Gretchen Driskell, Courtesy | Facebook

Democrat Gretchen Driskell is running against incumbent Rep. Tim Walberg, R‑M.I., for the third time in five years, in hopes of flipping the seat for Michigan’s 7th dis­trict in the U.S. House of Representatives.

Driskell, who comes from a mil­itary back­ground and has a son who is a naval aviator, said she knows patri­otism well. She said she is running because she loves the country,  Michigan, and the people of her state. 

“I think we deserve better rep­re­sen­tation, and I’ve heard that from many people,” Driskell said. “I worked for the two pre­vious Con­gress members, one was Repub­lican and one Democrat. And this isn’t a par­tisan issue.”

If elected, Driskell said she would first focus on improving the Affordable Care Act, an area she believes Walberg has failed to work on. 

“Folks are still strug­gling. I think he’s really out of touch with the average person that’s just trying to put food on the table and a roof over their heads for their family, and I talk to people like that every day,” Driskell said. “The most imme­diate thing that would have the greatest impact is low­ering pre­scription drug costs, making them more affordable. There’s already leg­is­lation that has passed out of the house, and the Senate and the pres­ident have not done any­thing with it. Hope­fully, that will get taken care of.”

Driskell stressed that while she rep­re­sents the state as whole and many dif­ferent areas, one of her desires is to focus on Hillsdale, an area that she believes is struggling. 

“You can see, Hillsdale has the lowest per capita income out of the seven counties. It’s really strug­gling and strug­gling eco­nom­i­cally,” Driskell said. “We have a lot of children still living in poverty. We have not come back suf­fi­ciently in this dis­trict from the recession last decade.”

The next most important issue to Driskell, however, is one many may not consider. 

“The thing I’ve been working on for over a decade is high-speed internet in rural com­mu­nities,” Driskell said. “Fun­da­men­tally, the internet should be con­sidered a utility, not com­pletely market-driven.”

Driskell also stressed that she would also like to address mental health issues and drug addiction— problems she thinks have grown during the pandemic.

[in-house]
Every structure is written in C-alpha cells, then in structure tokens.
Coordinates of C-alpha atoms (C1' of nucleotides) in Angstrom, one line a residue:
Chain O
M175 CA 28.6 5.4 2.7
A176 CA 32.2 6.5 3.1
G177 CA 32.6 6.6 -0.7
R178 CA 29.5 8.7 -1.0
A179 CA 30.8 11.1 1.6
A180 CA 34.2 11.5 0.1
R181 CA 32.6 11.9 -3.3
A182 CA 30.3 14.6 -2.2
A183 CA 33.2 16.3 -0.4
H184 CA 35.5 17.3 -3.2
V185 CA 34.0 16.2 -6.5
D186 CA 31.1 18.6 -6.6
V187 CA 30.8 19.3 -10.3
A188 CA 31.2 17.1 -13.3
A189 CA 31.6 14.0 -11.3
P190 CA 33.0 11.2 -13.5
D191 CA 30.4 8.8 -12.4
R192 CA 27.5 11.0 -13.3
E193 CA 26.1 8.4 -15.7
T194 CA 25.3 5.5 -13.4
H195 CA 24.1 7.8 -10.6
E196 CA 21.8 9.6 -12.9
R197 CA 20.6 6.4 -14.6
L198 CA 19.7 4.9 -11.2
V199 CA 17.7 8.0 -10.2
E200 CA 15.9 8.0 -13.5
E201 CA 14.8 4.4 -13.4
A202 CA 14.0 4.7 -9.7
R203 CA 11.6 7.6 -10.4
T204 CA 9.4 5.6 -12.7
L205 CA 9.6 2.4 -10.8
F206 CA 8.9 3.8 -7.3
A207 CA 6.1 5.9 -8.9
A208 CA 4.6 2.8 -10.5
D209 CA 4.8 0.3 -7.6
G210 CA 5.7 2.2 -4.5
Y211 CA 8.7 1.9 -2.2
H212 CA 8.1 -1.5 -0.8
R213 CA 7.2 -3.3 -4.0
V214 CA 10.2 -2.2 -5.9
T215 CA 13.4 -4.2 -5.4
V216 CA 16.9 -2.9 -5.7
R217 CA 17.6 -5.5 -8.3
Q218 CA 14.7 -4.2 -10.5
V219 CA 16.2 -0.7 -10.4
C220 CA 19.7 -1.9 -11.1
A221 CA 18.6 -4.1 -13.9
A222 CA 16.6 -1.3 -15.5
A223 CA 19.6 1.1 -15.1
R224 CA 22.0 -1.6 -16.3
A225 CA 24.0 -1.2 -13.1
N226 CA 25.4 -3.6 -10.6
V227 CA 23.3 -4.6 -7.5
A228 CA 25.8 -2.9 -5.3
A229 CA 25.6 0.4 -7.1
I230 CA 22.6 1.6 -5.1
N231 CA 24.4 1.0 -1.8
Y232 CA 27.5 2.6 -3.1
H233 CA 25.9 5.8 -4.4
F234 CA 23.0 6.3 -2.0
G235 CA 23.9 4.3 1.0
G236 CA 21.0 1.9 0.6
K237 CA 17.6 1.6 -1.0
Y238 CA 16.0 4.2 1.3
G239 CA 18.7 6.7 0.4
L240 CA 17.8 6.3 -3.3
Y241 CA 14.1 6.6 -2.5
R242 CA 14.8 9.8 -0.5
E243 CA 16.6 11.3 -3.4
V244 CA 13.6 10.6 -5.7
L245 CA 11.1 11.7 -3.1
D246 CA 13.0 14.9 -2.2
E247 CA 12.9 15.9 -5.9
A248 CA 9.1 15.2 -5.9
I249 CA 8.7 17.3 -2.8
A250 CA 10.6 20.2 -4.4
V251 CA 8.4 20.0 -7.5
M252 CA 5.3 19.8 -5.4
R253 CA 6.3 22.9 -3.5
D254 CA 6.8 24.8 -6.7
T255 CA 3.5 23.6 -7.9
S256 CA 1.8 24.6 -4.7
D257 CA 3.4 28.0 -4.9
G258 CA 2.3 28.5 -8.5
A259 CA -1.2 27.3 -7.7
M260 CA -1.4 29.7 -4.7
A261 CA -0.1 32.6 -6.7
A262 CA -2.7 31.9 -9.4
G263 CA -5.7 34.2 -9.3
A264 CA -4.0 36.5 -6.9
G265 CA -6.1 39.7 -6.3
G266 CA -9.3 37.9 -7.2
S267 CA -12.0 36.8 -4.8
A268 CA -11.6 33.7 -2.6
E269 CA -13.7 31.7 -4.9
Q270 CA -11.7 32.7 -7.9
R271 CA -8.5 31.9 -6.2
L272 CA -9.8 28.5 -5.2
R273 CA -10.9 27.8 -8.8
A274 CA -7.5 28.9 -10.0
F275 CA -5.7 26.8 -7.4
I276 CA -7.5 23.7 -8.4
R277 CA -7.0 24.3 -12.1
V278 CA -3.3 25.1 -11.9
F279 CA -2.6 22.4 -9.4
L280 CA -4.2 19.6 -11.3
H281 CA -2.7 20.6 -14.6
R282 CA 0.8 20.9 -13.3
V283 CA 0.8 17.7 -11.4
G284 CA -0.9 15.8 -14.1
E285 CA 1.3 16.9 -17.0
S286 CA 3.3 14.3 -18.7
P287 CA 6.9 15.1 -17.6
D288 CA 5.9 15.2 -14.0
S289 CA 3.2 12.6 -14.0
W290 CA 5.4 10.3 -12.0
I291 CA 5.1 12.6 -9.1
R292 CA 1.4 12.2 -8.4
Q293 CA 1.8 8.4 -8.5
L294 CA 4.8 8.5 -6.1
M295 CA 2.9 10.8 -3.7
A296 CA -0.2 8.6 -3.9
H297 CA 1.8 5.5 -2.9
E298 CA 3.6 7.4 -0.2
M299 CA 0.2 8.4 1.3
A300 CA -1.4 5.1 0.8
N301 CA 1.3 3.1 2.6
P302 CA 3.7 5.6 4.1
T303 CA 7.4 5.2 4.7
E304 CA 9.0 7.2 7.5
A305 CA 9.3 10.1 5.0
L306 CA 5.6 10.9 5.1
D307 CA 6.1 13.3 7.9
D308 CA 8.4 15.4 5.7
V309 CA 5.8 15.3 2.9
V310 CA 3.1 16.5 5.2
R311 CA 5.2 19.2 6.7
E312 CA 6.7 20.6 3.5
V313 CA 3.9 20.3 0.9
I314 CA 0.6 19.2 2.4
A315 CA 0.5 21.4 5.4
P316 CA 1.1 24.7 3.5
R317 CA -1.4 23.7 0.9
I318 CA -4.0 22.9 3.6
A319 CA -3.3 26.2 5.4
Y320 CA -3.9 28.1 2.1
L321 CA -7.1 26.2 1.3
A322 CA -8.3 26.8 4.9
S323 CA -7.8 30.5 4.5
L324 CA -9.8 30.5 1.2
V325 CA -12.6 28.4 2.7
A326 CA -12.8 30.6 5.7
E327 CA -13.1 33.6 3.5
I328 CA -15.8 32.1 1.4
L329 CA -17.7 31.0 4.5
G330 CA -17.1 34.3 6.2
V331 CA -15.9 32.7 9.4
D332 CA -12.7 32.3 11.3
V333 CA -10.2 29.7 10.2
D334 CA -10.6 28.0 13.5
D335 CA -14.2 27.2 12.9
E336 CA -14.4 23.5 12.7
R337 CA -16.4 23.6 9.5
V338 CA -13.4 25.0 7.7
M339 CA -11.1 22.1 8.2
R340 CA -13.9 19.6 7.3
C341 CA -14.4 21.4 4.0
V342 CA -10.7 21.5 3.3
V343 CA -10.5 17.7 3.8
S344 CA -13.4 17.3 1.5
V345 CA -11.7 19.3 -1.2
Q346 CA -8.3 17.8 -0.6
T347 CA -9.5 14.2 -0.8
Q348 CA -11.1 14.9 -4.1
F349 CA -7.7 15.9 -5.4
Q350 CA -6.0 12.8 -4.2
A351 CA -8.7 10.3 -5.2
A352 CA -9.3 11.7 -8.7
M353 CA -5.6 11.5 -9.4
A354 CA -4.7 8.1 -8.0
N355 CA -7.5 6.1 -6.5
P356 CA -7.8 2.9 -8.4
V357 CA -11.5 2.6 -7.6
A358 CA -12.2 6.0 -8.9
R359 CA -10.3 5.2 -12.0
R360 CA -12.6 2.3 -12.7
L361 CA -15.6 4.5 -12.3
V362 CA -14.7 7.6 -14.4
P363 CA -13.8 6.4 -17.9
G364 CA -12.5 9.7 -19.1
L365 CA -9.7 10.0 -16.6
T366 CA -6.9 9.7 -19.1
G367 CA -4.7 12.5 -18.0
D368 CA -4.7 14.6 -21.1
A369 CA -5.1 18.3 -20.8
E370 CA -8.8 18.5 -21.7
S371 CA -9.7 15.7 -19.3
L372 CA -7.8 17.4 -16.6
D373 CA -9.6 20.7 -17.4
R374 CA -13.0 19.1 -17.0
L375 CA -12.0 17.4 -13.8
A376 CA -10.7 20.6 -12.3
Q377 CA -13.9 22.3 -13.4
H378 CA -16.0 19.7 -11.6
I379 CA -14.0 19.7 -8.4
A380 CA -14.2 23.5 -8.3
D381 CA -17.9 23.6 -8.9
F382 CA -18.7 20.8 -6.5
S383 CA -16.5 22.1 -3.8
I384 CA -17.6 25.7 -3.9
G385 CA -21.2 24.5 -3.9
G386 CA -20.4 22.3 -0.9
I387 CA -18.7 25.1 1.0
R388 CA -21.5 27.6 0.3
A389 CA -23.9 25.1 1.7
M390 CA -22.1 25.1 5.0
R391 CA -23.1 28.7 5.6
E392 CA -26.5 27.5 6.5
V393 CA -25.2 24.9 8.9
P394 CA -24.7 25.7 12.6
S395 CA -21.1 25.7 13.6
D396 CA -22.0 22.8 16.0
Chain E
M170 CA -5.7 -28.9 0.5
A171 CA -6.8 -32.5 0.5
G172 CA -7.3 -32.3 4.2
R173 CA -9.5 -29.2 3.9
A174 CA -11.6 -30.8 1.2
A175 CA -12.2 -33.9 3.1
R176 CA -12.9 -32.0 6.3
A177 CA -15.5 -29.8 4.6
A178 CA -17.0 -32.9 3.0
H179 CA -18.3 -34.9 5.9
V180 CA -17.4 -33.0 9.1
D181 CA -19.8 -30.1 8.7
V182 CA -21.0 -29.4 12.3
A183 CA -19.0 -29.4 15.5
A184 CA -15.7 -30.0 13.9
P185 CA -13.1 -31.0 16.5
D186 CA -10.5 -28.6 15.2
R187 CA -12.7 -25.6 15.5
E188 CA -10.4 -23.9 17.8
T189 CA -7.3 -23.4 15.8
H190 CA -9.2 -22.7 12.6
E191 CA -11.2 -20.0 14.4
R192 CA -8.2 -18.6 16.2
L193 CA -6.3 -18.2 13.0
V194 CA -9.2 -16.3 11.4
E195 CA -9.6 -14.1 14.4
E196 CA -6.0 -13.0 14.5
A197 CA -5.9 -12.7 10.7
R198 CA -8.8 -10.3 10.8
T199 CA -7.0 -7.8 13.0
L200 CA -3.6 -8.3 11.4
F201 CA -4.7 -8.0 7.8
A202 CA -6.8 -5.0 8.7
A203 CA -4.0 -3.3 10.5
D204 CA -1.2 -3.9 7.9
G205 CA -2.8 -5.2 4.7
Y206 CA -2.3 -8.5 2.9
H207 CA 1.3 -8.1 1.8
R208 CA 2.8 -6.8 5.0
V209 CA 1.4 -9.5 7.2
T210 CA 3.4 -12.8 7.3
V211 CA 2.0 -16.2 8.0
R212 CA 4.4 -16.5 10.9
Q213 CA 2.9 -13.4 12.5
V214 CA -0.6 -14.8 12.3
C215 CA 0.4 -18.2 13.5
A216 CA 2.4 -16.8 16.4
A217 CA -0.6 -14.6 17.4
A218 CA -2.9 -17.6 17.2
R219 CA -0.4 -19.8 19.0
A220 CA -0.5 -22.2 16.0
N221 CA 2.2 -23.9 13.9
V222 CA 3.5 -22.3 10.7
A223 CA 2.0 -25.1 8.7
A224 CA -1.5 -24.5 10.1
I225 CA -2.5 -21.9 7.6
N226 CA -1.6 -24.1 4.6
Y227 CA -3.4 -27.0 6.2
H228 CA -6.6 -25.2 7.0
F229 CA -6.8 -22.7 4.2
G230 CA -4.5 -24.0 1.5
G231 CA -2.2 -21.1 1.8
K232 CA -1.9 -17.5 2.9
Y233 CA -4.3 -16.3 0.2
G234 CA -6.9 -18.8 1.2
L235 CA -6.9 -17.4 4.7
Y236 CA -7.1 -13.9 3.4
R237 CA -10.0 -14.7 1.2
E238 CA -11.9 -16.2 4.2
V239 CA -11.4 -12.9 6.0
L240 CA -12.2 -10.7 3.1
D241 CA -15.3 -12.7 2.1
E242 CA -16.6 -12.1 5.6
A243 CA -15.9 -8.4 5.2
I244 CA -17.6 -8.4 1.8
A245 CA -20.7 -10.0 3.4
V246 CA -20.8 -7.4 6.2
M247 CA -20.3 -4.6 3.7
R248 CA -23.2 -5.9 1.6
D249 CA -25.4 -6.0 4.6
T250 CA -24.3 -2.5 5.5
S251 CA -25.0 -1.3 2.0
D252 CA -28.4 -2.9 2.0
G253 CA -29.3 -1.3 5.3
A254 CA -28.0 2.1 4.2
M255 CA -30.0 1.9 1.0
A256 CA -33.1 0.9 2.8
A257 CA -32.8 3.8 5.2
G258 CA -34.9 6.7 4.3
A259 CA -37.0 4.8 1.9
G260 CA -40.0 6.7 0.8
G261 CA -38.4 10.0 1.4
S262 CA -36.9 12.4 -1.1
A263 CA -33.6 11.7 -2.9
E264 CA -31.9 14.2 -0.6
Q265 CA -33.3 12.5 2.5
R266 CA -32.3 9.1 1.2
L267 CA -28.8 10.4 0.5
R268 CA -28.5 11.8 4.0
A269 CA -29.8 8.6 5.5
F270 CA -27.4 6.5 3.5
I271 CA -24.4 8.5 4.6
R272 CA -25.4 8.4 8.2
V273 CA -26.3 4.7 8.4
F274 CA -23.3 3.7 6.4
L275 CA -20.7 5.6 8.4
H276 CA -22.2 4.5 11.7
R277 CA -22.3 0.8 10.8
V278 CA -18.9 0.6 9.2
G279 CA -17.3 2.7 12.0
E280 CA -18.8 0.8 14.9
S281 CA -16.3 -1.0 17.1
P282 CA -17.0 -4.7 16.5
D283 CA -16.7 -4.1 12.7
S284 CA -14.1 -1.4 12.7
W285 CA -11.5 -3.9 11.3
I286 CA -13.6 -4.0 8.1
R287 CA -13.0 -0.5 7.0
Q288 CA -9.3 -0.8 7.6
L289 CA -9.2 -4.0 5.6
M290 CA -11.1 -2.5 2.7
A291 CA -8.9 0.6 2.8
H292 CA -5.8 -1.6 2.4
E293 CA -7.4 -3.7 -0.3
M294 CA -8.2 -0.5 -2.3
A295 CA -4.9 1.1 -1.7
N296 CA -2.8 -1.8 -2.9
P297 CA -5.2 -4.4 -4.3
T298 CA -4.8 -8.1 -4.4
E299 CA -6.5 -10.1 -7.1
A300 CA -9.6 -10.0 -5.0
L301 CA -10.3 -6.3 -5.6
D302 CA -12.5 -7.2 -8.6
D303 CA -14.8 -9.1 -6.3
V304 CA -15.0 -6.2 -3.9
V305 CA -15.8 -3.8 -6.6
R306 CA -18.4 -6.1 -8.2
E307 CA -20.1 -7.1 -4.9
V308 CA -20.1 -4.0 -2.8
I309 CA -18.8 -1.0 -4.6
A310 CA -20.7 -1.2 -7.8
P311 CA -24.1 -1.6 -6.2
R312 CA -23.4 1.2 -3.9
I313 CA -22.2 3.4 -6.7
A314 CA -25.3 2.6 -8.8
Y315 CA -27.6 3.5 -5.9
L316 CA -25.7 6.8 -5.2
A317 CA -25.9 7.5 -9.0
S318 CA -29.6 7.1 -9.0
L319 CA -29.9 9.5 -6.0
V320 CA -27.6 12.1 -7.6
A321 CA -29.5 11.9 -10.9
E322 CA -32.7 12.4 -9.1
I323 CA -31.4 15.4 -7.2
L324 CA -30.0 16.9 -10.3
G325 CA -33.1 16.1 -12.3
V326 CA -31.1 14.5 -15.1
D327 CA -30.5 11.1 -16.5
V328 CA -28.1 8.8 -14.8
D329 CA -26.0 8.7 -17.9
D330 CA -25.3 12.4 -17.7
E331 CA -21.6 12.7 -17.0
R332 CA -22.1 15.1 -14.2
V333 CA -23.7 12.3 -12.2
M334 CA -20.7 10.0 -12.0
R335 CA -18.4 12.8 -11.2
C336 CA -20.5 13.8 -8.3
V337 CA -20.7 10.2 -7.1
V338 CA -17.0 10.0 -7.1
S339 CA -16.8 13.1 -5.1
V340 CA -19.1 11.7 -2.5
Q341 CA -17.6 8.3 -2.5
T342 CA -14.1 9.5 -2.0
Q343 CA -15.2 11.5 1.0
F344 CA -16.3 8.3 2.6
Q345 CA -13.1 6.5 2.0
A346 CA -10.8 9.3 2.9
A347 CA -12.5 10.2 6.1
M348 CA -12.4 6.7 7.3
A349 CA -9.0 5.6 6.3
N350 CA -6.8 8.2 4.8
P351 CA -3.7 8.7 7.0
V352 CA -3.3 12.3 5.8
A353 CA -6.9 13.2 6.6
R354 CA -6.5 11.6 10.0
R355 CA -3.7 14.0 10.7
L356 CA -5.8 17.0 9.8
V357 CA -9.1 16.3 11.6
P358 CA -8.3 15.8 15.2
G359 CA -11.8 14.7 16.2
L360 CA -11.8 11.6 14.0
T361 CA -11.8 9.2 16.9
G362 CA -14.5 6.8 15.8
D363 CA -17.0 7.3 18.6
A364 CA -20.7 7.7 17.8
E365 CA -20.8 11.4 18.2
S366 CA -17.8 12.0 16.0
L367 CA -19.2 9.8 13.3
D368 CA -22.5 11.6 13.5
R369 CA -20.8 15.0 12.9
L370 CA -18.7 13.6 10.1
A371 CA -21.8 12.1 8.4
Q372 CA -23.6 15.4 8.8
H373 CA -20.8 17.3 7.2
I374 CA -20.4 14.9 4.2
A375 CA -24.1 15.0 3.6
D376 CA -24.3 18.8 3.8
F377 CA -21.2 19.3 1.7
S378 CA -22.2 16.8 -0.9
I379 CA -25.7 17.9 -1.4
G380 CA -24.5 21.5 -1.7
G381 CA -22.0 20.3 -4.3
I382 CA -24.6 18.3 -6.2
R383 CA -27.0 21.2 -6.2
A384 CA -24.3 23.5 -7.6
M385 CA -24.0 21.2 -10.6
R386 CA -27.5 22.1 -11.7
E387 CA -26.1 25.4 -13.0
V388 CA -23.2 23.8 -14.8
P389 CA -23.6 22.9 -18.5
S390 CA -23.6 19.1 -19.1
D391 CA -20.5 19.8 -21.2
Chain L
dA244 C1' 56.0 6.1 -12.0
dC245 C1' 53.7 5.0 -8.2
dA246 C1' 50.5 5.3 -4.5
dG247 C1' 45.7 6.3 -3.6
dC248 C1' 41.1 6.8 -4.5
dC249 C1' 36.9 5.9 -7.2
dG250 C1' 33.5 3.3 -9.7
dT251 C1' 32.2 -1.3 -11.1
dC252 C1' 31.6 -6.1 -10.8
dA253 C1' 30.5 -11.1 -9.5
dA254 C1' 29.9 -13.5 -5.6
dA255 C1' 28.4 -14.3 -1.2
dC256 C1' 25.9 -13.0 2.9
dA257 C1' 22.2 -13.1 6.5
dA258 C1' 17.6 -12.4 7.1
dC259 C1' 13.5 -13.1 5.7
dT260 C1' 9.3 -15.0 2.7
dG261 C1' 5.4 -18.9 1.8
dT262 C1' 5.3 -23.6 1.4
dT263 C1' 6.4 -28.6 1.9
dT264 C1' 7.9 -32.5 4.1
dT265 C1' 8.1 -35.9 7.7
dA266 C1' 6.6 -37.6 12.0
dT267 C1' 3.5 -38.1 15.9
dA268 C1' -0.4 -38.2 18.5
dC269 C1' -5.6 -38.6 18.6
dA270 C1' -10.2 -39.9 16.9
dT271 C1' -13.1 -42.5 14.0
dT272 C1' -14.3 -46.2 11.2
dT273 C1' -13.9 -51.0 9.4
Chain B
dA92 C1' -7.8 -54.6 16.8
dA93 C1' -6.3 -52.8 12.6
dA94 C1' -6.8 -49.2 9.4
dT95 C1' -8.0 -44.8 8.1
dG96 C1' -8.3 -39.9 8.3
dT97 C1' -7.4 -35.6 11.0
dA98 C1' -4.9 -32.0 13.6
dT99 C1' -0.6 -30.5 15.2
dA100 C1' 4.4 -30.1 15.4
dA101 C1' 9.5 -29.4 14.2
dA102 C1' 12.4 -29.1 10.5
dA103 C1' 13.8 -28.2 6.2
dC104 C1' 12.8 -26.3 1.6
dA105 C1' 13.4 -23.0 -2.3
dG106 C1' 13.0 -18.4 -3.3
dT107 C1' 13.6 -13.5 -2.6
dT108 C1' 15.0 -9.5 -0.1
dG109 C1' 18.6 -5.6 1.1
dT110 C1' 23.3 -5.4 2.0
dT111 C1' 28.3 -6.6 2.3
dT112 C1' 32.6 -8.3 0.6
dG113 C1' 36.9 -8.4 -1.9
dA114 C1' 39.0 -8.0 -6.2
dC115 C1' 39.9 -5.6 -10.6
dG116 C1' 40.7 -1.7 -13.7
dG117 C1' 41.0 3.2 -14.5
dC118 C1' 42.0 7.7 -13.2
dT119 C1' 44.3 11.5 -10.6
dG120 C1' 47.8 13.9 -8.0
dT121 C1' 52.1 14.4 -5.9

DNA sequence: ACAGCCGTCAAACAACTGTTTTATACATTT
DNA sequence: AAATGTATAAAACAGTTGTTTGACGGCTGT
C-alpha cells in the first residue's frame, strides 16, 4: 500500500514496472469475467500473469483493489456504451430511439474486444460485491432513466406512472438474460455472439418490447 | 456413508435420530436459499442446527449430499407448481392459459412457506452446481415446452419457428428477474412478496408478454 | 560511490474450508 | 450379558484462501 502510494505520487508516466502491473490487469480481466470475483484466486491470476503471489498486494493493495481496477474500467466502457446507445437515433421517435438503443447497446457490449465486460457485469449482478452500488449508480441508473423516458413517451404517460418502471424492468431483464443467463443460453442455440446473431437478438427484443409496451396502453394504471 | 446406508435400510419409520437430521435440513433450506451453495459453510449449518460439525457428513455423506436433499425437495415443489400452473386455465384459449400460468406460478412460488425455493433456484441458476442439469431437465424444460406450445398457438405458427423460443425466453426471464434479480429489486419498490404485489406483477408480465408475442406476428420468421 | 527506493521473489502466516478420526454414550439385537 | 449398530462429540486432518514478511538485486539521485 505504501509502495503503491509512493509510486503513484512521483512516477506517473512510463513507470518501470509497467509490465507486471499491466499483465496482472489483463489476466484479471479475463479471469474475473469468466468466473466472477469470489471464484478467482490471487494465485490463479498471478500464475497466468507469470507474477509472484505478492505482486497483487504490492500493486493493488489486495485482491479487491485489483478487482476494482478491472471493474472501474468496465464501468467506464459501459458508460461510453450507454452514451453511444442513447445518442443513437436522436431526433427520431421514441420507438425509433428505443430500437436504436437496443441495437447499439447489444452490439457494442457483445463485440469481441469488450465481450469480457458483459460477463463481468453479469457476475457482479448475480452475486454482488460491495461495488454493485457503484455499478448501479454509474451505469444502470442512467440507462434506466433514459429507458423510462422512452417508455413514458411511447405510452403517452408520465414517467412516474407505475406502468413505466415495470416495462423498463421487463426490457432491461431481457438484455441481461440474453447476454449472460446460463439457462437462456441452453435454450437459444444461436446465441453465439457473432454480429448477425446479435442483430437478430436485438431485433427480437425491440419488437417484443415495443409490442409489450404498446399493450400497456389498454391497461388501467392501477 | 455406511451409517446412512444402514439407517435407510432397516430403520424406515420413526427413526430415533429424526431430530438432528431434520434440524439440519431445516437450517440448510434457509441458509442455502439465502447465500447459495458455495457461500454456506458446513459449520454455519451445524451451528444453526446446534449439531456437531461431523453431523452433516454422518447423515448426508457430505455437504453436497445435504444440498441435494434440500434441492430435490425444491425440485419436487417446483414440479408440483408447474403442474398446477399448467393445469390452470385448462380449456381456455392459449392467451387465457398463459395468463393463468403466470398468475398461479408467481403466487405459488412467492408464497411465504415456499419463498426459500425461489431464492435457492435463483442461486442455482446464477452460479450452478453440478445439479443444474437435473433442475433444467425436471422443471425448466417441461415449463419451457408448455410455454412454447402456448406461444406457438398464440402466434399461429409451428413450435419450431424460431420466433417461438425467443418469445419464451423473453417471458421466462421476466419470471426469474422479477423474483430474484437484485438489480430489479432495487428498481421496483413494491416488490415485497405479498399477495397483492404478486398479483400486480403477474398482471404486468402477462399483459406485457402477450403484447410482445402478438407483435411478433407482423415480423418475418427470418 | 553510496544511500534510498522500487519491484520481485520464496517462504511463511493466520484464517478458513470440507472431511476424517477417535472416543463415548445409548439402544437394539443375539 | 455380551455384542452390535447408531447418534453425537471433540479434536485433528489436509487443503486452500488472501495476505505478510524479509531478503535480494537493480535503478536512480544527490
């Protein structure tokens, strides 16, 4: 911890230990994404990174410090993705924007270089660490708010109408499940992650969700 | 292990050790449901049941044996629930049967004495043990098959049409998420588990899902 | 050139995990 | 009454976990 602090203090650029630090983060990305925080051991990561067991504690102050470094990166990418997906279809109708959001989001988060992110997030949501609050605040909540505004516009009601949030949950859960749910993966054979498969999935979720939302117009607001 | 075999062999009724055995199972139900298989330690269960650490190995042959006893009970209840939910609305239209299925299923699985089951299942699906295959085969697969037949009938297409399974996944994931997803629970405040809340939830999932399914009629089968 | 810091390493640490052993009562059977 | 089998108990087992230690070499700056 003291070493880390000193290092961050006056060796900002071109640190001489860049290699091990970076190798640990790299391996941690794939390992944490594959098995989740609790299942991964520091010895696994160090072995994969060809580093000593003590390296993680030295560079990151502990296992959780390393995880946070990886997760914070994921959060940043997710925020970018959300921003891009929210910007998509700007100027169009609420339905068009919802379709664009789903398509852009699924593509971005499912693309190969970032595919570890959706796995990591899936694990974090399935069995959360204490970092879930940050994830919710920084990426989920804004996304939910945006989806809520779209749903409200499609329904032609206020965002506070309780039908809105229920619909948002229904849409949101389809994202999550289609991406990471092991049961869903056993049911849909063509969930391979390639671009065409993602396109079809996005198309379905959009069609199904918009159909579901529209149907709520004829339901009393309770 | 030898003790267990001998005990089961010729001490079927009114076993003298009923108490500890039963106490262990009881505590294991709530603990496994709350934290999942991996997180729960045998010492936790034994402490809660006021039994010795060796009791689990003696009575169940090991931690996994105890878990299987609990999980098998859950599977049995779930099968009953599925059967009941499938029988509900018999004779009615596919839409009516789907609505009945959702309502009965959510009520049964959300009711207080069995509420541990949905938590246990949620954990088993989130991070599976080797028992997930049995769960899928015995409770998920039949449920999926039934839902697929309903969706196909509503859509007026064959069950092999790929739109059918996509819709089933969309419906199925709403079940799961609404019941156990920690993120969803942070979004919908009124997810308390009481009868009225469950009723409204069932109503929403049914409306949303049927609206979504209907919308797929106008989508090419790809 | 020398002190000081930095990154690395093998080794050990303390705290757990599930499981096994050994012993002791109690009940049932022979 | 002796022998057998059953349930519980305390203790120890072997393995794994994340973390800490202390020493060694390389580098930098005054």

Addi­tionally, Driskell said she hopes to address the high mor­bidity rate of middle-aged men, on which she wrote a paper in 2018. “That’s a problem that’s been going on for quite a while, and nobody wants to talk about it,” she said. “We need to address that.”

Former Rep.  Joe Schwartz, R‑M.I.,  has known Driskell for over 20 years and said he believes she is the best can­didate in Michigan. 

“She is willing to listen to both sides. She has a will­ingness to do what is right, irre­spective of which way her party or the other party is leaning,” Schwartz said. “That is important, and that’s one of the things I’ve always liked about Gretchen. She takes an issue on its merits and dis­cusses issues on their merits. And she will vote on issues on their merits.”

In 2012, Driskell won a seat rep­re­senting rural Washtenaw County in the Michigan House of Rep­re­sen­ta­tives, and her expe­rience with state gov­ernment is what her col­leagues believe to be one of her best assets.

“I can’t stress this enough: she has local gov­ernment expe­rience, and she has state gov­ernment expe­rience,” Schwartz said. “If you bring that with you in Wash­ington, it will make you a much, much more effective member of Con­gress because so much of what con­gress does has to do with its rela­tionship with state gov­ernment and local governments.”

Addi­tionally, Driskell’s time as mayor of Saline for 14 years gives her expe­rience with local gov­ernment, as well as expe­rience working closely with com­mu­nities, according to her cam­paign. On her website, she states that the people of Michigan think Wash­ington is broken, and that Walburg has been missing the mark for the last 10 years. 

Finally, Driskell’s call to service all comes back to what has been a value of her family for so long: patriotism. 

“I’ve had an American flag on my front porch for the 33 years I have lived in my house.” Driskell said.

“That’s just what I grew up with.. And I think that’s one of the things here in Michigan.”